The protein solute carrier family seven member (SLC7A11) is responsible for transporting extracellular cystine into the cell and glutamate from the cell to the extracellular environment. Additionally, it plays a crucial role in regulating oxidative stress (4). Unlike healthy cells, cancer cells are highly dependent on cystine intake. SLC7A11 is highly expressed in many cancers, such as breast (5) and lung (6) cancers; this helps cancer cells escape oxidative stress and regulates their metabolism (7). Recently, a new mode of cell death known as disulfidptosis has been identified. This occurs when a large accumulation of disulphide molecules in glucose-deficient cancer cells with high SLC7A11 expression leads to abnormal disulphide bonding between actin cytoskeletal proteins, disrupting their organization and ultimately causing actin network collapse and cell death (8). This indicates that glucose transporter (GLUT) inhibitor-induced disulfidptosis may be exploited in cancer therapy.

Long non-coding RNAs (lncRNAs) control gene expression through chromatin adaptation, transcription and post-transcriptional processing (9). lncRNAs are closely linked to the development of many cancers and can be used as biomarkers or targeted therapeutics for cancers (10-12). To explore novel therapeutic targets and improve patient prognosis, it is crucial to investigate the relationship between disulfidptosis-related lncRNAs and STAD.

The impact of disulfidptosis-related lncRNAs on the existing treatment modalities for STAD warrants investigation. Herein, we used The Cancer Genome Atlas (TCGA) database to assess the biological significance of disulfidptosis-related lncRNAs and their potential for prognostic prediction in patients with STAD. We present this article in accordance with the TRIPOD reporting checklist (available at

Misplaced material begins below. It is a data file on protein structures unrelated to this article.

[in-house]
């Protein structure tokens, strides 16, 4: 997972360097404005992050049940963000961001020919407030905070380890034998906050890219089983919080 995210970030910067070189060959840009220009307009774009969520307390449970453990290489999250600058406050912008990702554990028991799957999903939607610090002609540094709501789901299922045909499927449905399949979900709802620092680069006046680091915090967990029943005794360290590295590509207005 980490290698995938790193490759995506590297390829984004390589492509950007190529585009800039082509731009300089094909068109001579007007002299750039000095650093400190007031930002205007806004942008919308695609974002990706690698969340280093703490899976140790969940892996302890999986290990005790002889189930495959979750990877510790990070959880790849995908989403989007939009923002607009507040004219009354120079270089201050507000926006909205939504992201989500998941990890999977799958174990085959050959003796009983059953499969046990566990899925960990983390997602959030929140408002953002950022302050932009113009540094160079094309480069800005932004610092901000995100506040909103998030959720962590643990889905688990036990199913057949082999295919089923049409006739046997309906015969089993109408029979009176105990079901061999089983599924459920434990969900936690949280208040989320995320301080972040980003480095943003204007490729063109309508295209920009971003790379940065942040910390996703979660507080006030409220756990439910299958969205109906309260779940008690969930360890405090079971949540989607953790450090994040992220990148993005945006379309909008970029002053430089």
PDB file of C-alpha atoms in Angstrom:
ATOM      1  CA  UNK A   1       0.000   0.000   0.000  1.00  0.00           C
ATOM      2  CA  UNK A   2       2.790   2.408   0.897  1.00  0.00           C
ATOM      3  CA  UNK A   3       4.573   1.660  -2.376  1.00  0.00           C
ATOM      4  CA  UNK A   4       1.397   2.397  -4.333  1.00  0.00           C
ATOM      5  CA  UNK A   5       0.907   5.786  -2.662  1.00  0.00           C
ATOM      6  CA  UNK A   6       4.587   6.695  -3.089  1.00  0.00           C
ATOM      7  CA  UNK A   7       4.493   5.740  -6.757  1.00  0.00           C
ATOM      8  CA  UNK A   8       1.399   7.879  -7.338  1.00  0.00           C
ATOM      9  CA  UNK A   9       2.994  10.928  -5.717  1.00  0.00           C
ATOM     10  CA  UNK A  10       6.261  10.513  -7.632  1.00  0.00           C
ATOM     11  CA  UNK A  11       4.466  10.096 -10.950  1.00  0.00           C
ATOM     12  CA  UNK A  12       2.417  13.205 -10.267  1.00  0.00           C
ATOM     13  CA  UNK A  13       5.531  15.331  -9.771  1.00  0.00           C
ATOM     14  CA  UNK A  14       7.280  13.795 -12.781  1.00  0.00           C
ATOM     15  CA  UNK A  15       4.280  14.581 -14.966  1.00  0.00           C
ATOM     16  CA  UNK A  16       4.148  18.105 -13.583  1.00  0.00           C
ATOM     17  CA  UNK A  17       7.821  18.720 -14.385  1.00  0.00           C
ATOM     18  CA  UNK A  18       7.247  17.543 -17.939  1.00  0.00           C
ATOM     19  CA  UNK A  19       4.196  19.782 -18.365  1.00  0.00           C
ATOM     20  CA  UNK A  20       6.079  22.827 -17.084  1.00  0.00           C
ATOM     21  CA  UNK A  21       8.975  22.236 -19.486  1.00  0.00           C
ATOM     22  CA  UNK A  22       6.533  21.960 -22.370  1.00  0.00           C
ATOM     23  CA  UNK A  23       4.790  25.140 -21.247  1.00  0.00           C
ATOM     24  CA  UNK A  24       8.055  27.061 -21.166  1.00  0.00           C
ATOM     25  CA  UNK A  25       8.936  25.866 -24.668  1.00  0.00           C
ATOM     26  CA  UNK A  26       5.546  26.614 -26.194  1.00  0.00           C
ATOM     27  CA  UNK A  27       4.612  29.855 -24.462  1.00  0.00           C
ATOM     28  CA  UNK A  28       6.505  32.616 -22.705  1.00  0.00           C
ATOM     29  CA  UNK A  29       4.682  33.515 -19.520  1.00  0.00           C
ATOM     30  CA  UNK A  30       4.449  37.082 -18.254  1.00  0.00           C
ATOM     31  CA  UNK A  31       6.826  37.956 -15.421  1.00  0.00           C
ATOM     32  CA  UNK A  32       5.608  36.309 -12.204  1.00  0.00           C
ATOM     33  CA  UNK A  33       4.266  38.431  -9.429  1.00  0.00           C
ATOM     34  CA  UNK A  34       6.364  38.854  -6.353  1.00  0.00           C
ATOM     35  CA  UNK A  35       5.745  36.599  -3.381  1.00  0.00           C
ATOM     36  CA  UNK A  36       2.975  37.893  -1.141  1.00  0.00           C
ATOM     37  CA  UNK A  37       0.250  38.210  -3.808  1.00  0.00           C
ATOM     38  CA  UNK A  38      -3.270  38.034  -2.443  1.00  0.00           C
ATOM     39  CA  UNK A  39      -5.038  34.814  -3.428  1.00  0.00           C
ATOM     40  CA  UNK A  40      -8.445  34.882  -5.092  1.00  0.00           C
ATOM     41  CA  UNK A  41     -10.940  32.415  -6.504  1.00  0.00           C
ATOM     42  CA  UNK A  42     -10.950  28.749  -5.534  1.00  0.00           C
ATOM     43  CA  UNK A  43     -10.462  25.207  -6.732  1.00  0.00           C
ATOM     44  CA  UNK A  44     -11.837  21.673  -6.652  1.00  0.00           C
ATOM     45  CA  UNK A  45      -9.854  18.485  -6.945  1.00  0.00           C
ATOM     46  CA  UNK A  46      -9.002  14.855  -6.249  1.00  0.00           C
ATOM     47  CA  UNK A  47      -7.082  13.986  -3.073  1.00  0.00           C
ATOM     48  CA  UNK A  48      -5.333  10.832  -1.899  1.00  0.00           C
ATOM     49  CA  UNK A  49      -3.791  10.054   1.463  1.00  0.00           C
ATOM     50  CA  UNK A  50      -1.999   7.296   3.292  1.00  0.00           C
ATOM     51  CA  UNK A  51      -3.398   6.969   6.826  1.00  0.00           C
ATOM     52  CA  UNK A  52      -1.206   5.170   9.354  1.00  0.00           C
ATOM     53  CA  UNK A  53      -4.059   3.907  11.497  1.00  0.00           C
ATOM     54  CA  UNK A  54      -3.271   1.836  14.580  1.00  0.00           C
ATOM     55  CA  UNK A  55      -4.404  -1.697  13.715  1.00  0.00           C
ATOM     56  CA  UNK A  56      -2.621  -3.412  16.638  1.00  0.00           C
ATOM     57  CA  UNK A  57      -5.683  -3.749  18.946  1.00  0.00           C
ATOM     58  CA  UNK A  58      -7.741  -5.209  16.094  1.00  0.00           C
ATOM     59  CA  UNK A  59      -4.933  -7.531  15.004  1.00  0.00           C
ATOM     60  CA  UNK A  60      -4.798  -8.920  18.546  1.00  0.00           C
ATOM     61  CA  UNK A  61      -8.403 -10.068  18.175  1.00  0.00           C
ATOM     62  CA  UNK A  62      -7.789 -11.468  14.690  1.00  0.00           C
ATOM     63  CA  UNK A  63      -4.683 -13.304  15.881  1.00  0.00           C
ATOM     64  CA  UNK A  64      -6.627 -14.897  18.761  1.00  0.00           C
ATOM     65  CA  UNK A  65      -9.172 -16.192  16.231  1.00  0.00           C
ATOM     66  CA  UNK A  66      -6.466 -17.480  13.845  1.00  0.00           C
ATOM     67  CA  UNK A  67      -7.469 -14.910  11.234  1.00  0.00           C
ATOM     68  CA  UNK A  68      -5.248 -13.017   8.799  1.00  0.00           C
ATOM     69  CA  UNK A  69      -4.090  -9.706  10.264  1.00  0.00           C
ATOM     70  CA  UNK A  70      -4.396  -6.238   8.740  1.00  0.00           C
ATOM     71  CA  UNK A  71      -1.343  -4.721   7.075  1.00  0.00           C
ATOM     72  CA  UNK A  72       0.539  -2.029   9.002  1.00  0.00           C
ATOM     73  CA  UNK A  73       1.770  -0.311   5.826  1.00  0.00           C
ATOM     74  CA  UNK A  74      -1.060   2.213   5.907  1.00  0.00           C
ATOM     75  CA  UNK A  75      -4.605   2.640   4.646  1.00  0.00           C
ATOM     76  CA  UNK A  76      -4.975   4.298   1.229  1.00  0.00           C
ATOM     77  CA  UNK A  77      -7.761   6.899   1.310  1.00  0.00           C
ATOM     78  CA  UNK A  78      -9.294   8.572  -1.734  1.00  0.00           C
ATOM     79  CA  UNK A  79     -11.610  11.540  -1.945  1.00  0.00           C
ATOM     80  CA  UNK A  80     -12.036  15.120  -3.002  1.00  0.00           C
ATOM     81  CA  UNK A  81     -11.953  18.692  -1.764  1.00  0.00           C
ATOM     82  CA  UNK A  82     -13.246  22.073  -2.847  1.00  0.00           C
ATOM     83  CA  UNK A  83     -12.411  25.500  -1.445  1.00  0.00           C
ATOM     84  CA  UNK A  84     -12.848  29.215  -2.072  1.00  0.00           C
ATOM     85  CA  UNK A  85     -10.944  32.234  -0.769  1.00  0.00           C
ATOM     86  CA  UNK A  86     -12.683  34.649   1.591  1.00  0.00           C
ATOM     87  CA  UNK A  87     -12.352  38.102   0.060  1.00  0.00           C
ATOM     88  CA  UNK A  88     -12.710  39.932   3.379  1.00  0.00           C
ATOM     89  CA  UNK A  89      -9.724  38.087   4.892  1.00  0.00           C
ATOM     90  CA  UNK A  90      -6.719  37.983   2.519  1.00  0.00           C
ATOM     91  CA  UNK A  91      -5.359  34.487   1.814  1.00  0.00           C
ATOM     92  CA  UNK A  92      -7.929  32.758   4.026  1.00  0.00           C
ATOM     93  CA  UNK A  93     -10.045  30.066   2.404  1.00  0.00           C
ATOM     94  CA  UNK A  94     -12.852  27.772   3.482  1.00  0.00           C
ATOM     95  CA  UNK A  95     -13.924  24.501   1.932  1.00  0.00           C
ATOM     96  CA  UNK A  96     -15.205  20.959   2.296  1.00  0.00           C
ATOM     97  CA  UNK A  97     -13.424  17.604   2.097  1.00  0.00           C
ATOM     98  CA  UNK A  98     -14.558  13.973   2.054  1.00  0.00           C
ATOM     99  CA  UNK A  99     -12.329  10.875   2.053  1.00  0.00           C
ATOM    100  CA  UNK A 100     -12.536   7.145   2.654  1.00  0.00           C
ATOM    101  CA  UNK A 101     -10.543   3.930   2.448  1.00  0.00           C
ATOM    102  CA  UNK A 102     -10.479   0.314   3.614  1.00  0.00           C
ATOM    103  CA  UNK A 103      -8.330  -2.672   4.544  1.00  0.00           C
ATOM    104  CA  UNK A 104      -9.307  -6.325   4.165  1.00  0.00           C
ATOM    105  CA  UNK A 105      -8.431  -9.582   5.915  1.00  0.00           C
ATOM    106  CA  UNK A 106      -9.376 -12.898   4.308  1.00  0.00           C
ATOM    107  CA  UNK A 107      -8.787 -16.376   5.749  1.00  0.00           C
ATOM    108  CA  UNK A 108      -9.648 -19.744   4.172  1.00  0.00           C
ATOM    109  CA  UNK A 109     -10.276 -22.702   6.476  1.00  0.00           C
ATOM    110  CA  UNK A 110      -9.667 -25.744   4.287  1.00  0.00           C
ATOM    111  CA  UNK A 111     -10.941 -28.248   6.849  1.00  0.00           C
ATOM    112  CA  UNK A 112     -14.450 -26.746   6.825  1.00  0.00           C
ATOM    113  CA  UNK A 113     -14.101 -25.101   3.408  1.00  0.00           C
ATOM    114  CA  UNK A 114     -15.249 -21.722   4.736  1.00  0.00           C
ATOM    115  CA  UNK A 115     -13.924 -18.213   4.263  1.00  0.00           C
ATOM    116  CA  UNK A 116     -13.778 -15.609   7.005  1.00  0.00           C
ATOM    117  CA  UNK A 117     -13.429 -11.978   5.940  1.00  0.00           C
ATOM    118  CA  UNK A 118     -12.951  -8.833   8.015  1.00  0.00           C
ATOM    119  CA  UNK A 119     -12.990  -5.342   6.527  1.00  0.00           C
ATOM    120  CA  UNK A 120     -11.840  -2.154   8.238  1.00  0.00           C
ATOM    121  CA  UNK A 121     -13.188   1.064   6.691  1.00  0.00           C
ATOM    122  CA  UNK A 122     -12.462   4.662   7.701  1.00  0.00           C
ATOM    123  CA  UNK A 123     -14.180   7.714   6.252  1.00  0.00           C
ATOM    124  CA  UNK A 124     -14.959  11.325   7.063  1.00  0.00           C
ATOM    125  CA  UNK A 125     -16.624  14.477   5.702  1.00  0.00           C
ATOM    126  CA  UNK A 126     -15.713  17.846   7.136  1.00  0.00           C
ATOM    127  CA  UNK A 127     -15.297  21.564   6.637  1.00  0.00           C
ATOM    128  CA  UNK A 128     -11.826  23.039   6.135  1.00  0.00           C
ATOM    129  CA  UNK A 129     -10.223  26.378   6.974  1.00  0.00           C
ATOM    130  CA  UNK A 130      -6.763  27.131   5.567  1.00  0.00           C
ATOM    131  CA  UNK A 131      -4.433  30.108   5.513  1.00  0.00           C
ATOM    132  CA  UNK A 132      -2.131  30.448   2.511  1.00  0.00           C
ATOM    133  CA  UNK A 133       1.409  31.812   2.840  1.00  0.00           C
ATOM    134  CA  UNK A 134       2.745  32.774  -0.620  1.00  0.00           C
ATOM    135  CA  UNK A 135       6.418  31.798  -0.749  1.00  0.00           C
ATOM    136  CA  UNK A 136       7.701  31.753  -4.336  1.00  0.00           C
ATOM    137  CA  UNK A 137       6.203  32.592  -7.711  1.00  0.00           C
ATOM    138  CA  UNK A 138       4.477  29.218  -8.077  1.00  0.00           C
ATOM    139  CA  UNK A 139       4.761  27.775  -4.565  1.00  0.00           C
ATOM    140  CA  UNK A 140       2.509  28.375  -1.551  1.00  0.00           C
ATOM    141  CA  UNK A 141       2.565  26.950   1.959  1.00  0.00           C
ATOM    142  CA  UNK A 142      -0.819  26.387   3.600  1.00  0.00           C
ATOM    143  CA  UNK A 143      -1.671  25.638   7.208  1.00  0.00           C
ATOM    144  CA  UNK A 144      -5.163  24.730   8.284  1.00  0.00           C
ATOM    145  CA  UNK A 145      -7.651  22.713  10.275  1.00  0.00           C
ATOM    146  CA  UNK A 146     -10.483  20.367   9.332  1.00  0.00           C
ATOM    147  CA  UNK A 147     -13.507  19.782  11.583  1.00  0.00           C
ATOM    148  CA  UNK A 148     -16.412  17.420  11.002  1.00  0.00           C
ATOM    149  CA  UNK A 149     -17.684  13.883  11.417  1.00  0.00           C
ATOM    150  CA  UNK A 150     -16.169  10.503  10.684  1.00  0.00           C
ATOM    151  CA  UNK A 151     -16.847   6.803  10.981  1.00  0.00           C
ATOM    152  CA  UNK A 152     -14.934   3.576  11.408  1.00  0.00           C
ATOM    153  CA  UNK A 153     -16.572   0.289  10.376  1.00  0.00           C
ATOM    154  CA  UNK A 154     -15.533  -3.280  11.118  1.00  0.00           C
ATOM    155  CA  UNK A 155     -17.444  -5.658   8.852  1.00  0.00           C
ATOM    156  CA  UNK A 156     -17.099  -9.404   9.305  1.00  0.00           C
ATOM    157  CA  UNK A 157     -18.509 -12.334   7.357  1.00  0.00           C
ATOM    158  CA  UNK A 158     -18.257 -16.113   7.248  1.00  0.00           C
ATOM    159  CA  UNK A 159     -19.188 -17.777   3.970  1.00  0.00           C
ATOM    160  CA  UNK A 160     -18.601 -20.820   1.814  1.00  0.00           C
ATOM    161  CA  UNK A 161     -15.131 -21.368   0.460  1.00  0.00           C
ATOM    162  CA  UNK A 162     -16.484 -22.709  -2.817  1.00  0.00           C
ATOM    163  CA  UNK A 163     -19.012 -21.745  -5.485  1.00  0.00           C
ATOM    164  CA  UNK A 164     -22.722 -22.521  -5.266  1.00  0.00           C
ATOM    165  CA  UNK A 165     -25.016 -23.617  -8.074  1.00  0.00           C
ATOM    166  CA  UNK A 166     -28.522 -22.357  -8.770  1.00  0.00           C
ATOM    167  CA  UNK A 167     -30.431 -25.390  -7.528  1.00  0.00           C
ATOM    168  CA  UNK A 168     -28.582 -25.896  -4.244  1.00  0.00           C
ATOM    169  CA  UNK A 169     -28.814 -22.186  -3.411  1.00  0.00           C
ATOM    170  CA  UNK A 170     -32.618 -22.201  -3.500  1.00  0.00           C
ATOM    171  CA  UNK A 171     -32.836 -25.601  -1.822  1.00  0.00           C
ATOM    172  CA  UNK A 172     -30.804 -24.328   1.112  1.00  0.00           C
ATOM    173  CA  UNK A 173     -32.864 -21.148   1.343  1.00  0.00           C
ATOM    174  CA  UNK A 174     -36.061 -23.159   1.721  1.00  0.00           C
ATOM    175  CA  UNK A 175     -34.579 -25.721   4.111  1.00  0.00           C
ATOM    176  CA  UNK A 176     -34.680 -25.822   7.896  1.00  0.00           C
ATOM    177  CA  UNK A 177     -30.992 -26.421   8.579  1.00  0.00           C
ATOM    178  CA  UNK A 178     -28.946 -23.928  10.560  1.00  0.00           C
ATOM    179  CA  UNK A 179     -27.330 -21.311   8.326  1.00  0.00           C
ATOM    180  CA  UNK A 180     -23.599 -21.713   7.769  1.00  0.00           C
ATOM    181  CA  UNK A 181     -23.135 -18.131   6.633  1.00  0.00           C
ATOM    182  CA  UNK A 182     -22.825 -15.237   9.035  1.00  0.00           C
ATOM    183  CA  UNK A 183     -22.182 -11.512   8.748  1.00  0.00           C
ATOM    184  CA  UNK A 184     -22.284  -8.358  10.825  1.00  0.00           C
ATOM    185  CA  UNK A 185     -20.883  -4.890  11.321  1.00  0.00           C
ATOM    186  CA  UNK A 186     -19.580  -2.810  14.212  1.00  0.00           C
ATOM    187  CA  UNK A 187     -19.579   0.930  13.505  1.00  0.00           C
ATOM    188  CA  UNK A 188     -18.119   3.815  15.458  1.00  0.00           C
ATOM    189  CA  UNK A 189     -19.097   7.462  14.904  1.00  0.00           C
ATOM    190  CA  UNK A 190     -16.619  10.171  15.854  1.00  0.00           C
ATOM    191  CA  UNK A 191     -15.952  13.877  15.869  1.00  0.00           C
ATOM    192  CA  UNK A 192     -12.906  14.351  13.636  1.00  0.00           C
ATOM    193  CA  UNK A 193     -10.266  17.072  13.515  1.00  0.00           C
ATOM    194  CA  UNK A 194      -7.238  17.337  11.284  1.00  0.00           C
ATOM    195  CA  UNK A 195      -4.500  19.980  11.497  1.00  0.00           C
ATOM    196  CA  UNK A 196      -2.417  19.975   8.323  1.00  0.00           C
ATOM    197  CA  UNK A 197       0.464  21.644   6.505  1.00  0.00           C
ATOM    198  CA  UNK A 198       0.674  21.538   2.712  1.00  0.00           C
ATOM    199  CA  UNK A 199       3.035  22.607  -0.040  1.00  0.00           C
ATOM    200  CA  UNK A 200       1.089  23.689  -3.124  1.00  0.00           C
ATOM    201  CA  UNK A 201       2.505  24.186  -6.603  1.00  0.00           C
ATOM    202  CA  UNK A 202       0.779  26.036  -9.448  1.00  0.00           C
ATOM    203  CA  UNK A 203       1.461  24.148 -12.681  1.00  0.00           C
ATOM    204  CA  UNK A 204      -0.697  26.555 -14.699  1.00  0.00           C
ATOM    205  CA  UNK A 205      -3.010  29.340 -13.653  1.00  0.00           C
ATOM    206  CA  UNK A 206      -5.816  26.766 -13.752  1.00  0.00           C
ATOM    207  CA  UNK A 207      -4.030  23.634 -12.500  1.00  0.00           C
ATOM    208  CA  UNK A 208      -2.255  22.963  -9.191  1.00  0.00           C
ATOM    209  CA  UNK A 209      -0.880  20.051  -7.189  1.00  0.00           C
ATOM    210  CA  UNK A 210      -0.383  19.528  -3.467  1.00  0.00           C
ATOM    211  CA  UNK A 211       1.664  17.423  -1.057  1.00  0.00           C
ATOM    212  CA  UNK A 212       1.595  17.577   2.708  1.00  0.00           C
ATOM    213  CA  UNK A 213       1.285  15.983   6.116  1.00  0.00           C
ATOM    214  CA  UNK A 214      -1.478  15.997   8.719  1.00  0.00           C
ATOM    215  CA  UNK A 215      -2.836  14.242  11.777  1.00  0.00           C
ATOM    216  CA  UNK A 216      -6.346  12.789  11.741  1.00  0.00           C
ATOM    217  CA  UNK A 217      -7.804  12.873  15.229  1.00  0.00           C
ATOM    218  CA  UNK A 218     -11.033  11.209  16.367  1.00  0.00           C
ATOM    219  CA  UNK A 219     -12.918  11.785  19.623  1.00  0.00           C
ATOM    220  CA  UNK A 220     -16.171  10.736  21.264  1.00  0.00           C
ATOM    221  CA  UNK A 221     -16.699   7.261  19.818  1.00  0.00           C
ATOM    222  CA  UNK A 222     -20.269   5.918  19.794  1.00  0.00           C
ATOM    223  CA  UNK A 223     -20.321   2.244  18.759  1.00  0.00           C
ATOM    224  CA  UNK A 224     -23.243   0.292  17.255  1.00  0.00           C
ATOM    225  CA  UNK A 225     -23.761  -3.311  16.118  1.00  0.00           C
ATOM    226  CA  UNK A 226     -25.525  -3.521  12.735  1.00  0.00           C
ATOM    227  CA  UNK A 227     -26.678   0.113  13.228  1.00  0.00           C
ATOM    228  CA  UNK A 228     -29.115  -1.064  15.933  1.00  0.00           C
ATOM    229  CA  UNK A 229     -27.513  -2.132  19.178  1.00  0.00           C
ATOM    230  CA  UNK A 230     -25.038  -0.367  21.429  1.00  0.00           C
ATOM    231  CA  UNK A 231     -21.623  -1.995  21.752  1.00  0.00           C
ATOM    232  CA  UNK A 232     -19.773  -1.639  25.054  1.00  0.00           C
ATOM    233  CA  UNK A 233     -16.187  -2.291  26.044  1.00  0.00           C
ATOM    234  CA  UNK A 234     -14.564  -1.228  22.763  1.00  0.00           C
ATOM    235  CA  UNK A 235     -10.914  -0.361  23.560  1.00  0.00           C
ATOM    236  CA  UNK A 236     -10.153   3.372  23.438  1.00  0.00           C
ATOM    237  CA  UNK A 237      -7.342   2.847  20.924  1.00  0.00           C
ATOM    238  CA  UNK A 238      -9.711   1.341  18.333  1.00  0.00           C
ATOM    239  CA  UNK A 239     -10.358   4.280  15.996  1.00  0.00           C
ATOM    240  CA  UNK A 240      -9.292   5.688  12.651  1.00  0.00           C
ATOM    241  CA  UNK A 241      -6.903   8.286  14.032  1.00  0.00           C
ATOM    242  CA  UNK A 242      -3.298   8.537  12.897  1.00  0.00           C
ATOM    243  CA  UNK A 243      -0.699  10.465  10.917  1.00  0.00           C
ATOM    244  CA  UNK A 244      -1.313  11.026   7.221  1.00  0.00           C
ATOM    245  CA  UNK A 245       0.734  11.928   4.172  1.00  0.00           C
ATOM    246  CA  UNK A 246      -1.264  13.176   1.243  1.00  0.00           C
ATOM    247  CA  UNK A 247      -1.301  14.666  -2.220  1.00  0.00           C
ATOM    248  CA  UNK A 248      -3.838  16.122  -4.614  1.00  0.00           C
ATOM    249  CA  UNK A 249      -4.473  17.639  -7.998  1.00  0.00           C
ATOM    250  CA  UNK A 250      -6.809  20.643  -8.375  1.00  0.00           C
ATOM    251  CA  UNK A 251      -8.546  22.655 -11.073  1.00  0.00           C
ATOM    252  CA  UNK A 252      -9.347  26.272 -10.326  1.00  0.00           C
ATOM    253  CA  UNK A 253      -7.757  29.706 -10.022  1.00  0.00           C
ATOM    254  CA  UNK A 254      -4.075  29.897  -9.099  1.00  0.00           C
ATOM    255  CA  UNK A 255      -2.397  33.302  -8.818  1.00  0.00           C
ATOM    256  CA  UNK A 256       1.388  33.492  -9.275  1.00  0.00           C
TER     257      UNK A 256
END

Data collection and analysis

Using the TCGA database, we obtained clinical and RNA sequencing data from gastric adenocarcinoma patients. After excluding those with incomplete clinical data, our dataset included 407 tissue samples (375 STAD and 32 normal tissues). These samples were randomly split into a training set (n=204) and a test set (n=203). The clinical characteristics between the two sets exhibited no significant differences, as shown in Table 1. Ten genes associated with disulfidptosis were collected by reviewing the available literature (13). Finally, the STAD mutation data were extracted from TCGA database. The study was carried out in accordance with the Declaration of Helsinki (as revised in 2013).